Camouflage Net Project (series)
In 1942, Dorothea Lange was commissioned by the US Government to document the lives of Japanese-Americans, incarcerated at Manzanar Relocation Center. Several of those photos showed Nisei men and women weaving camouflage nets, a kind of camp labor for the US Army. Upon seeing those photos 73 years later, my understanding of camp labor was overturned. I was intrigued by this handiwork and intended to connect my working hand to that of my incarcerated community, but with the materiality of kimono fabric to send pride of heritage back to a time of shame of trauma. As camouflage protects people and objects by blending them into their surroundings, this piece represents a discrimination filter for today, through which we see the true nature of people as interconnected with each other and the world.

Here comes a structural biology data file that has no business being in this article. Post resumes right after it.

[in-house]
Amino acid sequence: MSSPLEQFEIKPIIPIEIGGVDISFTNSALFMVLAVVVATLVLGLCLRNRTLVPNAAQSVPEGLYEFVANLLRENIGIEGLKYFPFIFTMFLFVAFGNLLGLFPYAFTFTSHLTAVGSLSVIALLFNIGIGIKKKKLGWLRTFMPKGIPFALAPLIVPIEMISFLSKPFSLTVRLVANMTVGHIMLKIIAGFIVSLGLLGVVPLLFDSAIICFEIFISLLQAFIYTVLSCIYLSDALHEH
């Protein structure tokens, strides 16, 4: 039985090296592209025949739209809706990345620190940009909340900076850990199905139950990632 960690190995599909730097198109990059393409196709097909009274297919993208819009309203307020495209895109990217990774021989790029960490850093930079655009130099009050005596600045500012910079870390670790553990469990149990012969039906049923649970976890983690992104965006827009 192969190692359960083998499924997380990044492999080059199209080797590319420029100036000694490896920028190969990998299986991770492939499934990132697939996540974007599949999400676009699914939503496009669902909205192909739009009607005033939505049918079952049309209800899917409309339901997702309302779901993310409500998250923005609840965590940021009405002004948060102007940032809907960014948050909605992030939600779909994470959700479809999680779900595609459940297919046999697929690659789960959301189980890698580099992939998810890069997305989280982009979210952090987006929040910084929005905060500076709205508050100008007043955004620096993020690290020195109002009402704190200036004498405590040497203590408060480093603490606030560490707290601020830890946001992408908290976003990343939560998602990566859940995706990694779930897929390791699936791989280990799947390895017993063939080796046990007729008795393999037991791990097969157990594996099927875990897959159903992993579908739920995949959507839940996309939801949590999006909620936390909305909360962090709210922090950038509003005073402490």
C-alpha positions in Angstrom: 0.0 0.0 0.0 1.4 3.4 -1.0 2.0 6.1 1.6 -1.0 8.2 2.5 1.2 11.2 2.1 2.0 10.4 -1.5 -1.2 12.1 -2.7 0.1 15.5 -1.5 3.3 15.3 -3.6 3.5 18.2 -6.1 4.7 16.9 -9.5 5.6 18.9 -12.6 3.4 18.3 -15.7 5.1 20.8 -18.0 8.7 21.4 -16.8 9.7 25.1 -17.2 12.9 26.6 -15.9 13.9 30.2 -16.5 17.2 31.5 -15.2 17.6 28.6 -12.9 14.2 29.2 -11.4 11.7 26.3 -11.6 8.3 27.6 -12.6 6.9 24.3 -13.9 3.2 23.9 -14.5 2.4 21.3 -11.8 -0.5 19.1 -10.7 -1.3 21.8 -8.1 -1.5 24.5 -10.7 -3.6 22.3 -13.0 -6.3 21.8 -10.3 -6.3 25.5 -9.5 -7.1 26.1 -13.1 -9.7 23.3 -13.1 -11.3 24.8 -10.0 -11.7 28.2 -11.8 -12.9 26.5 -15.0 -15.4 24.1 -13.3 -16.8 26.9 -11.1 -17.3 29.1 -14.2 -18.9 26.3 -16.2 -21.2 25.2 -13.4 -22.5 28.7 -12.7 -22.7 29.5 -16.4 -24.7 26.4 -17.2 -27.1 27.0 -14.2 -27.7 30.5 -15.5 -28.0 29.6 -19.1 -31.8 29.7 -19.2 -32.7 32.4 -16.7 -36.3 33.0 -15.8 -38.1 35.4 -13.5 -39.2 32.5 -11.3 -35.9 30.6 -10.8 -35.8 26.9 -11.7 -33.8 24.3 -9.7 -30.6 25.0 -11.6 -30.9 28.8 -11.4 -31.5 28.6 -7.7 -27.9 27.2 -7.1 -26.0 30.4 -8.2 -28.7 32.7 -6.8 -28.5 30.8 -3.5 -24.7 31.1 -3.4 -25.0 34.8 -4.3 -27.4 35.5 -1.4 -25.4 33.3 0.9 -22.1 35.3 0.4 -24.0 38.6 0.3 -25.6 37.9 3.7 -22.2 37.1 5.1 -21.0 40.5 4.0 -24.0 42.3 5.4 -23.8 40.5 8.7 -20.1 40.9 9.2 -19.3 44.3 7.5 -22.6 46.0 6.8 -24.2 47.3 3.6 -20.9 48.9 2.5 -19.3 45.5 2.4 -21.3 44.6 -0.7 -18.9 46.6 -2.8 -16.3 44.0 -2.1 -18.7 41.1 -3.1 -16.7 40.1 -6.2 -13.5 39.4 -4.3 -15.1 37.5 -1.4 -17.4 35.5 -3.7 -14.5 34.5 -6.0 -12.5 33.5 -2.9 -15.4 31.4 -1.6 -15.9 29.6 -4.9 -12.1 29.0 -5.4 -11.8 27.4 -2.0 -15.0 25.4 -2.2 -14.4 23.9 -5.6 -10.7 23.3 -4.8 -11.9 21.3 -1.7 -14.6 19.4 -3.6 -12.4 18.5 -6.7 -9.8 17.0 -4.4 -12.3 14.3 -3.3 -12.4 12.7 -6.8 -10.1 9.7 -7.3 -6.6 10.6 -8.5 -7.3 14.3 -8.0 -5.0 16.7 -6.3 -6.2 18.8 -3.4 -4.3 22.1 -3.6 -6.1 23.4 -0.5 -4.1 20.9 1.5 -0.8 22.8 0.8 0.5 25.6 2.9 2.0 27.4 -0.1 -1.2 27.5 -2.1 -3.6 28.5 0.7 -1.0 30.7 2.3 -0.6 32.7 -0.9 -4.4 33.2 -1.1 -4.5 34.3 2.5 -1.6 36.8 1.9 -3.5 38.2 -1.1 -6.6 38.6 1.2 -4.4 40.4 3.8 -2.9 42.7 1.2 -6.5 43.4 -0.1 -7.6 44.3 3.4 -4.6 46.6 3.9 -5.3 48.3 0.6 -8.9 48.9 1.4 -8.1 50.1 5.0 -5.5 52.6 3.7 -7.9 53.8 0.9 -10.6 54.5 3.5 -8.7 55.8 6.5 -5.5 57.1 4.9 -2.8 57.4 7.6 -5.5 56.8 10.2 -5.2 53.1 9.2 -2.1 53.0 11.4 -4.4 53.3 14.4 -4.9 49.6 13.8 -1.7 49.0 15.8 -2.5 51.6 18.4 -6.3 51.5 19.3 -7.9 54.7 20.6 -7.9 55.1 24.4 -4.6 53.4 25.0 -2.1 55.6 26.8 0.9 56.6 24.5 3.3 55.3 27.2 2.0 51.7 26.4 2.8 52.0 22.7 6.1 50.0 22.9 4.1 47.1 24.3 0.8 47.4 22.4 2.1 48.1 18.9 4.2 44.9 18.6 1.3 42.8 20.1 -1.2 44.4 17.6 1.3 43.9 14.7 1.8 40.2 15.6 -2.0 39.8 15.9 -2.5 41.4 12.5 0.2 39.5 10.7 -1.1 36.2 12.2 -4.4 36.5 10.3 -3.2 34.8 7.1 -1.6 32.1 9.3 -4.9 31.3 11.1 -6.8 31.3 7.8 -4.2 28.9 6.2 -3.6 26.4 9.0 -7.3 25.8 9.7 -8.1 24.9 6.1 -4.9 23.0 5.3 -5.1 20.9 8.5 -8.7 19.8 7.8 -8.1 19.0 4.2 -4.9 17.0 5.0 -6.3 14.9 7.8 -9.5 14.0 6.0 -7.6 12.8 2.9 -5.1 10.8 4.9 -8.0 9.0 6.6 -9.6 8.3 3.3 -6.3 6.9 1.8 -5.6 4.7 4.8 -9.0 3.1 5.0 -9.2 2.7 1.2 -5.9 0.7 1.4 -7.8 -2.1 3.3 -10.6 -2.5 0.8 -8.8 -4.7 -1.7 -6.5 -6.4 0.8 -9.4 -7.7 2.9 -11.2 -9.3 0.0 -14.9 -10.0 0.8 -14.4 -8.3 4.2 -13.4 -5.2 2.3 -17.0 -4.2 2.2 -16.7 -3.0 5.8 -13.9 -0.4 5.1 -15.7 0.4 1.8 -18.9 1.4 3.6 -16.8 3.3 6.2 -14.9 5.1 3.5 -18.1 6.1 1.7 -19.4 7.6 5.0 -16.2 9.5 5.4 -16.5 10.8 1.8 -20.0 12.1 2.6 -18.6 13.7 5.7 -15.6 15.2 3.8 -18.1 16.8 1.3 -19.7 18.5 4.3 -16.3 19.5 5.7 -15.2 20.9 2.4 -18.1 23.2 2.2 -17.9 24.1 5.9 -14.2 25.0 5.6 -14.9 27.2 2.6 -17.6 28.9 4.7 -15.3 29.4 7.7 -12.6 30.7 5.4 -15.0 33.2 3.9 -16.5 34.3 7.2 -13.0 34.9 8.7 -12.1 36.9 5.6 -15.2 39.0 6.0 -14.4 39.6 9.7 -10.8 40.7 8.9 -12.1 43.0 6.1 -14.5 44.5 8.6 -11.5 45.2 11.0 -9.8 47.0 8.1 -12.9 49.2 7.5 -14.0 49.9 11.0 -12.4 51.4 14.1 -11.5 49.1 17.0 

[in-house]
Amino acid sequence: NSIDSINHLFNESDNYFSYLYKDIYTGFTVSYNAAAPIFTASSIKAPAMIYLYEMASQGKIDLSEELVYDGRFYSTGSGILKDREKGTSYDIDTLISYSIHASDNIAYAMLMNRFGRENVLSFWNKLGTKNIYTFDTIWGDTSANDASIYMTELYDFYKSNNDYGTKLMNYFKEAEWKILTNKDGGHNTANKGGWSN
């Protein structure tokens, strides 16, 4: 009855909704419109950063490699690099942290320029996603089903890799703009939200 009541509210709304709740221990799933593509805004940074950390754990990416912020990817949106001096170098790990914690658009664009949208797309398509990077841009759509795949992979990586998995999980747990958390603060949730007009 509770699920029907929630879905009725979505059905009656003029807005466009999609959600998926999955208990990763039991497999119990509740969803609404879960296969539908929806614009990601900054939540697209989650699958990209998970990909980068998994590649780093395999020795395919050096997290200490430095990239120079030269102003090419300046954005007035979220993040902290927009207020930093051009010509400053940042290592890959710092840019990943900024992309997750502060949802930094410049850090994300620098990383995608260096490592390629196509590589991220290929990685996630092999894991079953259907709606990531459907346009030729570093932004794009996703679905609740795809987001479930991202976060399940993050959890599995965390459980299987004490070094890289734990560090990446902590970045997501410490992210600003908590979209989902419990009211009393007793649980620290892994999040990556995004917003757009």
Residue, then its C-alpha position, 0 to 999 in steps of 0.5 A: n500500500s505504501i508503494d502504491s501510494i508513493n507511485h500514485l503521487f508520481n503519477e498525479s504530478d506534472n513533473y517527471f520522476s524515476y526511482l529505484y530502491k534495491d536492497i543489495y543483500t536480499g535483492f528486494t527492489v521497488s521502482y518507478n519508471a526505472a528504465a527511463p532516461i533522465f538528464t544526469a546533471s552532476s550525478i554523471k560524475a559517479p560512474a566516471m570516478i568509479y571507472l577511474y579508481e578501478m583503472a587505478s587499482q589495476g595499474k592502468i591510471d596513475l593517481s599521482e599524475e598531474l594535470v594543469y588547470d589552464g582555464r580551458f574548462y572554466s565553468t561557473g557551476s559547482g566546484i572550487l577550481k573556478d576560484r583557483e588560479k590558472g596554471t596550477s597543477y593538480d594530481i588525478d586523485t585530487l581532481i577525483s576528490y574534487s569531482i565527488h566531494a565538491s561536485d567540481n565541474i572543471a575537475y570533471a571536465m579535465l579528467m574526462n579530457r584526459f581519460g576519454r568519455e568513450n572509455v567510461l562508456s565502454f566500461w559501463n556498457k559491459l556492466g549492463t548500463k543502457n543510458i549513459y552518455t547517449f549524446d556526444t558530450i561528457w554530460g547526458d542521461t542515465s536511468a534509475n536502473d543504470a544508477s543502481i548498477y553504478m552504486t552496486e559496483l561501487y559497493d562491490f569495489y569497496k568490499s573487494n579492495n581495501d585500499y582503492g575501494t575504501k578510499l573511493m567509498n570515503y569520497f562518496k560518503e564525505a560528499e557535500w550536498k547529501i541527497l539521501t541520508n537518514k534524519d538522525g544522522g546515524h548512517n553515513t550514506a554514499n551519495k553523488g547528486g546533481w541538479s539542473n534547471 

The Camouflage Net Project has evolved from connecting the mass removal of Japanese Americans to the Muslim Ban in 2017, to JA incarceration with asylum seekers at the US southern border with focus on incarcerated JA children with child asylum seekers. The net has been installed site-specifically to a wide range of exhibition spaces, from outdoor public interventions to gallery spaces.